Strange-spined Xenacanthus enters the LRT

Illustrations of Xenacanthus
typically show a skull with very few sutures. Usually you just see the palatoquadrate sutured to the chondrocranium (e.g. Fig. 1).

Figure 1. Xenacanthus diagram with dorsal vertebrae colorized. Note the difference between the skull of this species and the one in figure 2.

Figure 1. Xenacanthus diagram with dorsal vertebrae colorized. Note the difference between the skull of this species and the one in figure 2.

By contrast
in a traced fossil (Fig. 2) sutures clearly define individual bones… and they tell us what bone makes the cranial spine: a central extension of the postparietal.

Figure 2. Xenacanthus skull with DGS colors added to show the unfused mandible bones.

Figure 2. Xenacanthus skull with DGS colors added to show the unfused mandible bones. Image from Long 1995.

According to Wikipedia,
Xenacanthus decheni (Beyrich 1848; originally Pleuracanthus Agassiz 1837; Devonian to Triassic, 1m up to 4m in length) is a genus of prehistoric sharks. At least 21 species are known. Traits include:

  1. Freshwater
  2. Two knife-like cusps on teeth
  3. Serrated spine arises from back of skull
  4. Two (= split) anal fins
  5. The short broad pectoral and pelvic fins are the same size

Such two-pronged teeth
are also found in a more primitive relative from the Early Devonian, Doliodus (Fig. 3), originally considered the ‘oldest articulated chondrichthyan’ and a transitional taxa between acanthodians and sharks.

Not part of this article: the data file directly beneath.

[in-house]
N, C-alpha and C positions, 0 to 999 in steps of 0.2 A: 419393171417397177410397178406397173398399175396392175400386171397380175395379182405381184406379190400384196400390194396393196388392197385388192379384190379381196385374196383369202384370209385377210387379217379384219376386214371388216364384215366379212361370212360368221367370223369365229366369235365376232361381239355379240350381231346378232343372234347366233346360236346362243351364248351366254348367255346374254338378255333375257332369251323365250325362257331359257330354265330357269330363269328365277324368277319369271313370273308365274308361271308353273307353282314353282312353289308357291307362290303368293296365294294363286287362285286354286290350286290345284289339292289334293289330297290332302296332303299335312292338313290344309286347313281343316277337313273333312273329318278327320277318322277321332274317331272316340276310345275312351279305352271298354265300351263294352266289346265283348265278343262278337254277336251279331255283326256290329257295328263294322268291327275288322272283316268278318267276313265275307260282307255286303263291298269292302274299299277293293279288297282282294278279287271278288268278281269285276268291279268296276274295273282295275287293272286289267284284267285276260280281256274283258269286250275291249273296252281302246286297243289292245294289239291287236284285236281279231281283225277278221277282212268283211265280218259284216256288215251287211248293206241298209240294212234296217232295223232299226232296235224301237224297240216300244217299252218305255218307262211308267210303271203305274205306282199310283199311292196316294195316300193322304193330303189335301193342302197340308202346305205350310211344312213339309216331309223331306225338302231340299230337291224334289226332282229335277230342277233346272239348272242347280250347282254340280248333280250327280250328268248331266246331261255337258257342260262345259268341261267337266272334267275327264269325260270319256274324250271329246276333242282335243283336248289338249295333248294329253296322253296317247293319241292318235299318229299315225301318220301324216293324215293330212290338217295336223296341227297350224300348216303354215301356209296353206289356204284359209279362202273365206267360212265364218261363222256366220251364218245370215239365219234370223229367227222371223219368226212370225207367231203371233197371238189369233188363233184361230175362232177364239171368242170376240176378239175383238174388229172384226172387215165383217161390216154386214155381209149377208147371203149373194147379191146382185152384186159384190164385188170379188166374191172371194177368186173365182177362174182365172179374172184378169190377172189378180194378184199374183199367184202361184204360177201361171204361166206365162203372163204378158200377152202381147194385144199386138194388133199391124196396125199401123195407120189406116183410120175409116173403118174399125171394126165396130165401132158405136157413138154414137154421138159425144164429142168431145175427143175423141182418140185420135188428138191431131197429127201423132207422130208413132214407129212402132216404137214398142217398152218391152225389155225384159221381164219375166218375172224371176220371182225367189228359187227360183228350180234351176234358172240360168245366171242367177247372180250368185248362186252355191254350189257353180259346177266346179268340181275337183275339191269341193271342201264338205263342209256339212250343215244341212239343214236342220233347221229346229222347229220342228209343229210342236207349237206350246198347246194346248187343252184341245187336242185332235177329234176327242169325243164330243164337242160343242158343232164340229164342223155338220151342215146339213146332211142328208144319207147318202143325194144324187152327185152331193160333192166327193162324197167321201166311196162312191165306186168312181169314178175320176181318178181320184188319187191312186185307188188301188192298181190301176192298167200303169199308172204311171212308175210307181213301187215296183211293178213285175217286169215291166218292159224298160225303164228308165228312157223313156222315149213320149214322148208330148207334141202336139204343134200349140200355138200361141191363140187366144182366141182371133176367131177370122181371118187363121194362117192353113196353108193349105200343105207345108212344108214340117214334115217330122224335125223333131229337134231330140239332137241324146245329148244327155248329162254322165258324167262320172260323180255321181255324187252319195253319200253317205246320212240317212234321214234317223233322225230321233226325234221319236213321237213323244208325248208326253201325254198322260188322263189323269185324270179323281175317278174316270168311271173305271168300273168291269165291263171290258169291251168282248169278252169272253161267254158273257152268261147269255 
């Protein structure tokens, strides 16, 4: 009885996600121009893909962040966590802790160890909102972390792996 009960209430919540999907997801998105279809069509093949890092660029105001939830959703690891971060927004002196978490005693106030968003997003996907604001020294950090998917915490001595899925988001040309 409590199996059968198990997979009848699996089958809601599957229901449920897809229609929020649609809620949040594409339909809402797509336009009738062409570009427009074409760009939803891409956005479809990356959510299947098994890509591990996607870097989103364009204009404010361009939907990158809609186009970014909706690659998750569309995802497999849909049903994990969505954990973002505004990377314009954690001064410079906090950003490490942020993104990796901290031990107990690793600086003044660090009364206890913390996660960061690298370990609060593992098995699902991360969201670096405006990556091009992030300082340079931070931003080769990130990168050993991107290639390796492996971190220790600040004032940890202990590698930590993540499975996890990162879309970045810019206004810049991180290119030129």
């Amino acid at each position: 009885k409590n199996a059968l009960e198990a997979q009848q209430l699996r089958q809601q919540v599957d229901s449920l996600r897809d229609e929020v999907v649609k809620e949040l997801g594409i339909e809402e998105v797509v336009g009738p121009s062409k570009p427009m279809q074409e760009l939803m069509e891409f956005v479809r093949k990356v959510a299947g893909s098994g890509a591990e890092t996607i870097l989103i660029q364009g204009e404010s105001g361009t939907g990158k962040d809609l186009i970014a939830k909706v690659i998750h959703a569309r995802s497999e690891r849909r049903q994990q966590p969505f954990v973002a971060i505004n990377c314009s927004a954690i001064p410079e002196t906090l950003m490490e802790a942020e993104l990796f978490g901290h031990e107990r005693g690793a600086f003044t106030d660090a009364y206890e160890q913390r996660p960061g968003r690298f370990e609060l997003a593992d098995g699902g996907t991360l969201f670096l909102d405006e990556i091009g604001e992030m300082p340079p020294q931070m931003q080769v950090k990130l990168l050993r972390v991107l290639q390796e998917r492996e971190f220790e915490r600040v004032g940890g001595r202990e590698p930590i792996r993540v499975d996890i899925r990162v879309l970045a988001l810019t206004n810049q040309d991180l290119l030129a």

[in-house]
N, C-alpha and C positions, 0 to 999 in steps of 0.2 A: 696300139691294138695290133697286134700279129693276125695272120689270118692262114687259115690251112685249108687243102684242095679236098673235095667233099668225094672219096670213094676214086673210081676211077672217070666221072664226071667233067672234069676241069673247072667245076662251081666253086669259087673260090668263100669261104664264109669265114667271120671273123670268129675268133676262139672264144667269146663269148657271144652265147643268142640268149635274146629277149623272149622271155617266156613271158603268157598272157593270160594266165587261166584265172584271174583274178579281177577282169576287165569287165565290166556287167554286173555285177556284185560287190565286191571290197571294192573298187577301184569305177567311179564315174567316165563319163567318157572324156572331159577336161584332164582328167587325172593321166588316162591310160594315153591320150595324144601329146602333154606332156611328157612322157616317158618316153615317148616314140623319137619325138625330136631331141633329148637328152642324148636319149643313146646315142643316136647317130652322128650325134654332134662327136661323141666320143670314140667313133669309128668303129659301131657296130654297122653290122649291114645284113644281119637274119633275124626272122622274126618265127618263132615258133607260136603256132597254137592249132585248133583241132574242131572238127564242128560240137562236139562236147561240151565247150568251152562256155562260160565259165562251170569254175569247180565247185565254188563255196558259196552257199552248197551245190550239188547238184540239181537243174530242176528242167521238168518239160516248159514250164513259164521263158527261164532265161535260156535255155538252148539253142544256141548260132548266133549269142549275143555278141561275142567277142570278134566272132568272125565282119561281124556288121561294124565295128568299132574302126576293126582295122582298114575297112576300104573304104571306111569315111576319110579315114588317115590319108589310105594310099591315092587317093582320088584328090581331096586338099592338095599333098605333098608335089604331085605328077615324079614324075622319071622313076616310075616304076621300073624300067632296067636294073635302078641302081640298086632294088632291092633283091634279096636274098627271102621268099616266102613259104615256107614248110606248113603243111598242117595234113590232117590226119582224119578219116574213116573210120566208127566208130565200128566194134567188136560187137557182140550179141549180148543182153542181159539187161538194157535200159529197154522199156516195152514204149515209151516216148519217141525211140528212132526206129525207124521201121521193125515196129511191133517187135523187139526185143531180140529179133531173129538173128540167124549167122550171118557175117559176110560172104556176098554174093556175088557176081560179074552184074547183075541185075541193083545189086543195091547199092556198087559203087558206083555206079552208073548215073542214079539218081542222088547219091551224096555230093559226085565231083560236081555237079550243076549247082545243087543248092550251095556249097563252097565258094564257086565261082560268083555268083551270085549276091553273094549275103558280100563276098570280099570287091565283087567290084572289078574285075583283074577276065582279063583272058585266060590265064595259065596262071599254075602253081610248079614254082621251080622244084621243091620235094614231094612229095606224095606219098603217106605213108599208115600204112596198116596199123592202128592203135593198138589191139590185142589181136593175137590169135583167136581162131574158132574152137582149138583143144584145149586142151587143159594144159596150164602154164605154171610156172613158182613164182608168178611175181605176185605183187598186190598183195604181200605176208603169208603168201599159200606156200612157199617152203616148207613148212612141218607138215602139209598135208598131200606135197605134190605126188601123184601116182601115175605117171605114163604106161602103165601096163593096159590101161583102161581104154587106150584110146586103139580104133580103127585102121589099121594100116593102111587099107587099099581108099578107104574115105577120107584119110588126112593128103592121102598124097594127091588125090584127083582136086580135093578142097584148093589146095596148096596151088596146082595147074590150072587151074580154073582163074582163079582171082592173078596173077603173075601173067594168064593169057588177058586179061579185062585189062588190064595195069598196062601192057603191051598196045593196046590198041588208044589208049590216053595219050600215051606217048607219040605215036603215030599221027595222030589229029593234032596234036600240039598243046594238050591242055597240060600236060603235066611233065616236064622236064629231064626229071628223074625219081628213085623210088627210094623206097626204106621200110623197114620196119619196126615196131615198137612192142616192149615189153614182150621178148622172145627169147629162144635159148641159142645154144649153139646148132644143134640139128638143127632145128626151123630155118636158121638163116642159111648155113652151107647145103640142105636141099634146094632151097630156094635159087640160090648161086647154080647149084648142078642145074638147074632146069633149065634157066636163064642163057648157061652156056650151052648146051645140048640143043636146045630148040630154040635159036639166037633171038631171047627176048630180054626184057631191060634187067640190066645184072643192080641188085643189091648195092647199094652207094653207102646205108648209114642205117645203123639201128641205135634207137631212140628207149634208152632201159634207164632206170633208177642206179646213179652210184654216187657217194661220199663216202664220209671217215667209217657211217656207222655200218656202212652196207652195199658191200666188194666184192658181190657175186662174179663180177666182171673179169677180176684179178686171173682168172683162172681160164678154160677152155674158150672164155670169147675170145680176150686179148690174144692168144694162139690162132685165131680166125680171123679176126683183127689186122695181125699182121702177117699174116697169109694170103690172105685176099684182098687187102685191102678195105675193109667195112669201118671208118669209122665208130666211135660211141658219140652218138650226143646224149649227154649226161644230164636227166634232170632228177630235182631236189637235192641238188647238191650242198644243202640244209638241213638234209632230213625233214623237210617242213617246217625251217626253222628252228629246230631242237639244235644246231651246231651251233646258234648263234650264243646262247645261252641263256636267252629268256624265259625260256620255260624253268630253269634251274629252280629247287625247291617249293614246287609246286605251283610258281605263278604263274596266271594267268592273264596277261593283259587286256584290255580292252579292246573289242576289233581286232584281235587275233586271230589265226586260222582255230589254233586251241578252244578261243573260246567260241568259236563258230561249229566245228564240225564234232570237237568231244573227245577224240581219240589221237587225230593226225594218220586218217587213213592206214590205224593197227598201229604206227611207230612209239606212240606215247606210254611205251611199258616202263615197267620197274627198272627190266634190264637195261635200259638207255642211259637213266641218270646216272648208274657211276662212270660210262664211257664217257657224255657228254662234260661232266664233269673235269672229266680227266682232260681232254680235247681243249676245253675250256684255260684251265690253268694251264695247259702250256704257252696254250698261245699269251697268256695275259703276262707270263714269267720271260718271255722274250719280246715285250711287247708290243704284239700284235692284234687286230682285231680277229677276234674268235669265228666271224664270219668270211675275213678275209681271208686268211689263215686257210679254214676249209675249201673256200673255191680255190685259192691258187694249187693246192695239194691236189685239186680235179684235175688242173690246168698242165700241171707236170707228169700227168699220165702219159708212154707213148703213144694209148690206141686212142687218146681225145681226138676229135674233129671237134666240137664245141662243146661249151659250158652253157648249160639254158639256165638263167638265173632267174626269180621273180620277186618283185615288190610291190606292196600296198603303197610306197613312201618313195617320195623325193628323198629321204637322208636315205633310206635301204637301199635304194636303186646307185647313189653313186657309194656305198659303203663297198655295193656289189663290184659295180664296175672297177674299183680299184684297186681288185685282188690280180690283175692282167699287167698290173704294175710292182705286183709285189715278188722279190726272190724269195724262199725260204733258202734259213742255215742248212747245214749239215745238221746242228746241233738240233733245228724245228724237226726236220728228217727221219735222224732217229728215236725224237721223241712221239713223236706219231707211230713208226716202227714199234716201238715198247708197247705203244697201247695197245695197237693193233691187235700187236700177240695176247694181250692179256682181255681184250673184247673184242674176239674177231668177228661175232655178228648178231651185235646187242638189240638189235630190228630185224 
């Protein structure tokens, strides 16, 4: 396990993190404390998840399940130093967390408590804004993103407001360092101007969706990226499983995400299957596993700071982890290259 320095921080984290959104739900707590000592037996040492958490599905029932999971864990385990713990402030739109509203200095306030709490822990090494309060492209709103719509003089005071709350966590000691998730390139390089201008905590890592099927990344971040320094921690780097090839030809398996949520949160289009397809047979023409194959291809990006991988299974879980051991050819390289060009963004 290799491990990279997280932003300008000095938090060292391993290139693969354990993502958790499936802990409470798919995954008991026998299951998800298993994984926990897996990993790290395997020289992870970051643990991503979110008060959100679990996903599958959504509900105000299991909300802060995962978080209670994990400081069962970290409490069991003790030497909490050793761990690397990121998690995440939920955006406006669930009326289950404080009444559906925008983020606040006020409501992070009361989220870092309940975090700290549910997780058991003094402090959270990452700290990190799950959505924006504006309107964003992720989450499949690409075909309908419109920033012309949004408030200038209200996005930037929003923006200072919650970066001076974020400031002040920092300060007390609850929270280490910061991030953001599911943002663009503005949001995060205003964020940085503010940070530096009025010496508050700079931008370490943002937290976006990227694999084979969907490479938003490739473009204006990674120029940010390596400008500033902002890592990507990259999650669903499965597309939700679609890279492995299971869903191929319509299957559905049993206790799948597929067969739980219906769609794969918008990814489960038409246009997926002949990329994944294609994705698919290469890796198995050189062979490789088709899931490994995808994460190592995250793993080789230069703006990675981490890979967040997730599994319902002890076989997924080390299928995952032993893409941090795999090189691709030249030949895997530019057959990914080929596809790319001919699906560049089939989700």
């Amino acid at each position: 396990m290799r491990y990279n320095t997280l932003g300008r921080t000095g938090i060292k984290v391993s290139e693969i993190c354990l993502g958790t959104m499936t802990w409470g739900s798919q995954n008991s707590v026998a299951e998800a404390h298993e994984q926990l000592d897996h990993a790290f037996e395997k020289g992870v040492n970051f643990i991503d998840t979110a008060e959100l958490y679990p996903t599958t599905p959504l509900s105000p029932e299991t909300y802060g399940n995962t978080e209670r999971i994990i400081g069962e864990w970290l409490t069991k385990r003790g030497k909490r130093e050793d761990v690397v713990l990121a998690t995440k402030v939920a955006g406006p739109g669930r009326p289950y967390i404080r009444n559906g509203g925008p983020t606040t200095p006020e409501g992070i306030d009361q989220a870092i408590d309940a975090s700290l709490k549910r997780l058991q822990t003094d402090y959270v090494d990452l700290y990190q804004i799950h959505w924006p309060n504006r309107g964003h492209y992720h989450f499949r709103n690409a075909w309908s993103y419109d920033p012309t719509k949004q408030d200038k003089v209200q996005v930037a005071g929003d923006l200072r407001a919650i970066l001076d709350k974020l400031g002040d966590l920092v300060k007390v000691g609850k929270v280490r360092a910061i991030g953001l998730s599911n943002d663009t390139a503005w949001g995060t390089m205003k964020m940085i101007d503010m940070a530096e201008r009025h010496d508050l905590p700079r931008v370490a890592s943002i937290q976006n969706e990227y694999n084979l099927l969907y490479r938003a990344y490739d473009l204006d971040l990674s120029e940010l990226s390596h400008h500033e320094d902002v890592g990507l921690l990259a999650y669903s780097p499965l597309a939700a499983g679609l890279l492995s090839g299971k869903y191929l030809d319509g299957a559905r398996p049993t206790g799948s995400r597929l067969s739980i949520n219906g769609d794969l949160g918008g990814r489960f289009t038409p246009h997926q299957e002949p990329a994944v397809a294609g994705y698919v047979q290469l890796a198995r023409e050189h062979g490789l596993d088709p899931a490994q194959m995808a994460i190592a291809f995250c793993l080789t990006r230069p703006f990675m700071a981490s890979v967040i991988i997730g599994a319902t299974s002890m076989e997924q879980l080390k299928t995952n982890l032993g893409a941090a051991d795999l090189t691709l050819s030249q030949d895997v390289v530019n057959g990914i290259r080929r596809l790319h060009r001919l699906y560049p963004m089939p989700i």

Figure 1. Doliodus skull and pectoral region with lateral reconstruction at right. Note the narrow pectoral region relative to the wide spread occiput. Apparently this fish had a narrower body than head.

Figure 1. Doliodus skull and pectoral region with lateral reconstruction at right. Note the narrow pectoral region relative to the wide spread occiput. Apparently this fish had a narrower body than head.

The head spine
(Figs. 1, 2) is distinct from the dorsal fin spines found in Hybodus and acanthodians (= spiny sharks). Phylogenetically it is also homologous with the anterior spine-brush complex of Akmonistion.

Figure 2. Akmonistan, a relative of Stethacanthus.

Figure 2. Akmonistion, a relative of Stethacanthus, Doliodus and Xenacanthus.

Note,
clade members are quite diverse and among the first taxa in the lineage leading toward bony fish in the large reptile tree (LRT, 1655+ taxa; subset Fig. x below).

Figure x. Subset of the LRT focusing on basal vertebrates. This represents the latest hypothesis of interrelationships and includes several changes from prior versions of this section.

Figure x. Subset of the LRT focusing on basal vertebrates. This represents the latest hypothesis of interrelationships and includes several changes from prior versions of this section.

References
Agassiz L 1837. Recherches Sur Les Poissons Fossiles. Tome III (livr. 8-9). Imprimérie de Petitpierre, Neuchatel viii-72.
Beyrich E 1841. Über Xenacanthus decheni und Holacanthus gracilis, zwei Fische aus der Formation des Rothliegenden in Nord Deutschland. Bericht Verhandle. k. preuss. Akad. Wissens. zu Berlin 1848: 24–33.
Long JA 1995. The Rise of Fishes. Johns Hopkins University Press. Baltimore and London.

wiki/Xenacanthus

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